Both your individual tax return AND first quarter estimated tax payment are due by Monday, April 18th. Here is what you need to know.
First quarter due date: Monday, April 18, 2022
The estimated tax payment rule
You are required to withhold or prepay throughout the 2022 tax year at least 90% of your 2022 total tax bill, or 100% of your 2021 federal tax bill. If your income is more than $150,000 ($75,000 if married filing separate), you must pay 110 percent of your 2021 tax obligation to be safe from an underpayment penalty on your 2022 tax return.
A quick look at your 2021 tax return and a projection of your 2022 tax obligation can help determine if a quarterly payment might be necessary in addition to what is being withheld from any paychecks.
Things to consider
Underpayment penalty. If you do not have proper tax withholdings throughout the year, you could be subject to an underpayment penalty. A quick payment at the end of the year may not be enough to avoid the underpayment penalty.
W-2 withholdings have special treatment. A W-2 withholding payment can be made at any time during the year and be treated as if it was made throughout the year. If you do not have enough to pay the estimated quarterly payment now, you may be able to adjust your W-2 wage withholdings to make up the difference.
Self-employed. In addition to paying income taxes, self-employed workers must also pay Social Security and Medicare taxes. Creating and funding a savings account for this purpose can help avoid the cash flow hit each quarter to pay your estimated taxes.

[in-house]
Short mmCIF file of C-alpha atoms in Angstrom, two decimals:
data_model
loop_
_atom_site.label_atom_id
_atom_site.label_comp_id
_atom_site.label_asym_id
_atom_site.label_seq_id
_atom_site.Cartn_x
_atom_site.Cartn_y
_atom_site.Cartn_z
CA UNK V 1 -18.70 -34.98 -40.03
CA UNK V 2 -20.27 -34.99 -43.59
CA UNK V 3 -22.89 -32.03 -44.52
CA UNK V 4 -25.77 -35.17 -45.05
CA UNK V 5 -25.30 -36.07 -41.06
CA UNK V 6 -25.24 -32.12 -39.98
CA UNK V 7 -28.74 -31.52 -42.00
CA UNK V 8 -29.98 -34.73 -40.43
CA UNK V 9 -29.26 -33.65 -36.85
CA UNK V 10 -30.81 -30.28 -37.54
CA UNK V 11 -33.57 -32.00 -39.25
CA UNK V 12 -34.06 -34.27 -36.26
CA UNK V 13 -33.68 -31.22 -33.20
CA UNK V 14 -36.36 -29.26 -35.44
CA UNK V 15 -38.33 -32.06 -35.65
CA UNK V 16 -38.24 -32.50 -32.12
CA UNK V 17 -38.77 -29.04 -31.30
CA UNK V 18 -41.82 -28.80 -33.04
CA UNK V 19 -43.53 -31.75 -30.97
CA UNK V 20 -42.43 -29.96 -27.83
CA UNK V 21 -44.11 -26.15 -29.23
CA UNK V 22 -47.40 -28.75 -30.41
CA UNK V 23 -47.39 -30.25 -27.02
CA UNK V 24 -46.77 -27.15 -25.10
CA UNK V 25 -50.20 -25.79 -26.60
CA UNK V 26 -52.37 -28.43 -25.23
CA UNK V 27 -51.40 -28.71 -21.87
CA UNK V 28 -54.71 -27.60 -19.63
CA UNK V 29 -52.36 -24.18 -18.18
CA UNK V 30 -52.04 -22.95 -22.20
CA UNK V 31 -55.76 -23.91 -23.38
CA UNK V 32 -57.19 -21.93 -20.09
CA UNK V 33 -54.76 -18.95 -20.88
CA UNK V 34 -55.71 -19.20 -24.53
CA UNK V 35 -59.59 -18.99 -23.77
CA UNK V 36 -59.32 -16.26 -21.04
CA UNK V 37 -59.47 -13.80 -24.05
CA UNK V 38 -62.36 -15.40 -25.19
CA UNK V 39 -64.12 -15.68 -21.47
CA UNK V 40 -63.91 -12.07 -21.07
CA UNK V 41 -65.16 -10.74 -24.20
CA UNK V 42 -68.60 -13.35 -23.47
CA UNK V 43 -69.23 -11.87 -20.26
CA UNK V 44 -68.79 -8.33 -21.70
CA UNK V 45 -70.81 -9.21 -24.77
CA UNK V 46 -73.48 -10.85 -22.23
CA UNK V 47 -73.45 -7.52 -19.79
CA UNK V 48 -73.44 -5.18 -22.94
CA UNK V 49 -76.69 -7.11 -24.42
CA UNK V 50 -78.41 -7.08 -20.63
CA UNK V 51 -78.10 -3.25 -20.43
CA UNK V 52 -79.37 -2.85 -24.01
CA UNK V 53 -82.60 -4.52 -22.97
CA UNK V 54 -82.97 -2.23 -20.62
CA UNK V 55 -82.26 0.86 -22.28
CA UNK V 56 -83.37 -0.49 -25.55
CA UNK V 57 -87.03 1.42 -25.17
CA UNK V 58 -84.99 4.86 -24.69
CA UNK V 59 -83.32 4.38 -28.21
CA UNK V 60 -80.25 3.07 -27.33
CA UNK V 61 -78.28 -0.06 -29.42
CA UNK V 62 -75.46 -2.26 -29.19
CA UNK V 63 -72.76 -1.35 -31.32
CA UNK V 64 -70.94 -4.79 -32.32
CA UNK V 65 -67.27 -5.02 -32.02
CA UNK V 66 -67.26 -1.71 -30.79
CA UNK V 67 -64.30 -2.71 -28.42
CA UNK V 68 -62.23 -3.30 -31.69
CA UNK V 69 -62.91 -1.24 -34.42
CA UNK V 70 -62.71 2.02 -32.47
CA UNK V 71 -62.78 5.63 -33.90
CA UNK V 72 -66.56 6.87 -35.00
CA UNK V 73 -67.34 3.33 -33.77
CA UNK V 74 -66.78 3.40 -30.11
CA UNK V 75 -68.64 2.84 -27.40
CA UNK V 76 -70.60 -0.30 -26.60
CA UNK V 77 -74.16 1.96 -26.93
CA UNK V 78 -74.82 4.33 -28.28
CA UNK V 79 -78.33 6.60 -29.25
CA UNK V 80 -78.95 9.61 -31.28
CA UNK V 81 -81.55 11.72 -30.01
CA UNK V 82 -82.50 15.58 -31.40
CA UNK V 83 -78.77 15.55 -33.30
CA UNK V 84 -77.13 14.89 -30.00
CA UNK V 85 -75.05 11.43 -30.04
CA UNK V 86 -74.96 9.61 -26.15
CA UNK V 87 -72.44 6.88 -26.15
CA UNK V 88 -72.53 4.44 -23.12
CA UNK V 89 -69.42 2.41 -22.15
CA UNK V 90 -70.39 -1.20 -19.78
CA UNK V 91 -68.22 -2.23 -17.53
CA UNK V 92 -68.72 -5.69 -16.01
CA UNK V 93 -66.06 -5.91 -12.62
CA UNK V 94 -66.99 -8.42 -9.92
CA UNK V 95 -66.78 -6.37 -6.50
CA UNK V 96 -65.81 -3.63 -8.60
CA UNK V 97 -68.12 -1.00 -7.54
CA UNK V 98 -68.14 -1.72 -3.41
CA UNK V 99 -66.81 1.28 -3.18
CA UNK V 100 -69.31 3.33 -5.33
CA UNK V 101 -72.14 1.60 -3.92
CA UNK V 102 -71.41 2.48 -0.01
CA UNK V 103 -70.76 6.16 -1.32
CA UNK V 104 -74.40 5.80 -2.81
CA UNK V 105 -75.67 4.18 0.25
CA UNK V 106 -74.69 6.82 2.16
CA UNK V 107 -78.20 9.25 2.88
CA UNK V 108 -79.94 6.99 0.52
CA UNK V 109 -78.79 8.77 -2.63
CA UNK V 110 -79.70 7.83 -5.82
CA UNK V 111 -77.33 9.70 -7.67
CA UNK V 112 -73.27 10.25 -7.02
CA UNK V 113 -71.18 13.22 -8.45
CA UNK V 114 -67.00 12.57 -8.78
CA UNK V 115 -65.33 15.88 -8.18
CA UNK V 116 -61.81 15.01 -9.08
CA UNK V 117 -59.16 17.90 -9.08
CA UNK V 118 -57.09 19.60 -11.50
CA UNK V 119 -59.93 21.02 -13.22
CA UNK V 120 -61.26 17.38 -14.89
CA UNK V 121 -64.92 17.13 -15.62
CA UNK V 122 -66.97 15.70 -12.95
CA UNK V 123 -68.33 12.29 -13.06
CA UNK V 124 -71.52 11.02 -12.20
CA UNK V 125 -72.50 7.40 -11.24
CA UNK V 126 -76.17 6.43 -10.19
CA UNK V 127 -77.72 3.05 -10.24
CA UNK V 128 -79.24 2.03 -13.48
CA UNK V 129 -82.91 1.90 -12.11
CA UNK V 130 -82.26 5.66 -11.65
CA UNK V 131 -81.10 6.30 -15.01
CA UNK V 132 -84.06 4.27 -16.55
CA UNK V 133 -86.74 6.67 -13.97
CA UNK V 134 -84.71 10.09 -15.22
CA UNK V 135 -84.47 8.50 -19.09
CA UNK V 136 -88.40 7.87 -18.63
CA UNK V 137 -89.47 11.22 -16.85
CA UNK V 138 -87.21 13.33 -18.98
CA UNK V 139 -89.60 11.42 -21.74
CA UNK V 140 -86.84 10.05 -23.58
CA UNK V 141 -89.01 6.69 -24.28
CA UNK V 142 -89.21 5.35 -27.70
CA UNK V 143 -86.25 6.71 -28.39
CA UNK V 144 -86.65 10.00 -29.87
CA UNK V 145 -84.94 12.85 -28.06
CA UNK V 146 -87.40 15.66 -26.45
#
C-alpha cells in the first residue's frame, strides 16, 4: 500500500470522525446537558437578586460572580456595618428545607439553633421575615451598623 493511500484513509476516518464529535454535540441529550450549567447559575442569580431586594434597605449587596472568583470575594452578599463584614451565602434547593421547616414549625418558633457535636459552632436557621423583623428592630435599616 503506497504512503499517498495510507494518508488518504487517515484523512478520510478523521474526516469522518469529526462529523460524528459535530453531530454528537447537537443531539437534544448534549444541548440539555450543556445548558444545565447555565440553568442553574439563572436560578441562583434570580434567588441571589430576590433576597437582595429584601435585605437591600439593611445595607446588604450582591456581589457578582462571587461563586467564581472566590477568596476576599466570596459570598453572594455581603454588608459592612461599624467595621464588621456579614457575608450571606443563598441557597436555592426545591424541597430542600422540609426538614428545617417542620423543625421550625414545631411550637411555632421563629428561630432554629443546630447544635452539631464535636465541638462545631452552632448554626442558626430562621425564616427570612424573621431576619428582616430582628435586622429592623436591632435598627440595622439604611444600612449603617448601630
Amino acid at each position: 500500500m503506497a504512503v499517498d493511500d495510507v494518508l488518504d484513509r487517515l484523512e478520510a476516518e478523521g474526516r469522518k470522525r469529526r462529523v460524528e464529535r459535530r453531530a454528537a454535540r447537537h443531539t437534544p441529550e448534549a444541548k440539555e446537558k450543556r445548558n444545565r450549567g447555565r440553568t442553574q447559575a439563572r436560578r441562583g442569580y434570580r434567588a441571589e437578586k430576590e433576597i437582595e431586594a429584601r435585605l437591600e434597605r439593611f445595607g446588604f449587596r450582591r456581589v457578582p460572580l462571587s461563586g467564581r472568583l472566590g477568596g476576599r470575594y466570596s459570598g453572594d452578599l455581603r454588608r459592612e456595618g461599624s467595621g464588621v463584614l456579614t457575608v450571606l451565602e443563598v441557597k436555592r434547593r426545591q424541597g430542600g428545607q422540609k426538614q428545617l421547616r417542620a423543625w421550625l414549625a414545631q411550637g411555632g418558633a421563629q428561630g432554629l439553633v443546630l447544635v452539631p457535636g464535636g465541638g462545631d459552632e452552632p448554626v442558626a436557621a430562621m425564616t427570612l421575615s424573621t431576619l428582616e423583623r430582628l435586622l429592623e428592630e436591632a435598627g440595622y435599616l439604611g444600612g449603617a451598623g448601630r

Use your refund? An alternative option to pay your 2022 first quarter estimated tax is to apply some or all of your 2021 tax refund.
Pay more in the first quarter. By paying a little more than necessary in the first quarter, you can be in a position to adjust future estimated tax payments downward later this year if your 2022 tax obligation appears that it will be lower than you originally thought.
Not sure if you need to make a quarterly payment? Take a quick look at your 2021 tax return to see the amount of tax you paid. Divide the tax by the number of paychecks for the year. Is enough being withheld from your paycheck? Consider adjusting your withholdings with your employer if you think it is necessary to cover your 2022 tax bill.
— By Nancy J. Ekrem, CPA
DME CPA Group PC
Certified Public Accountants & Business Consultants
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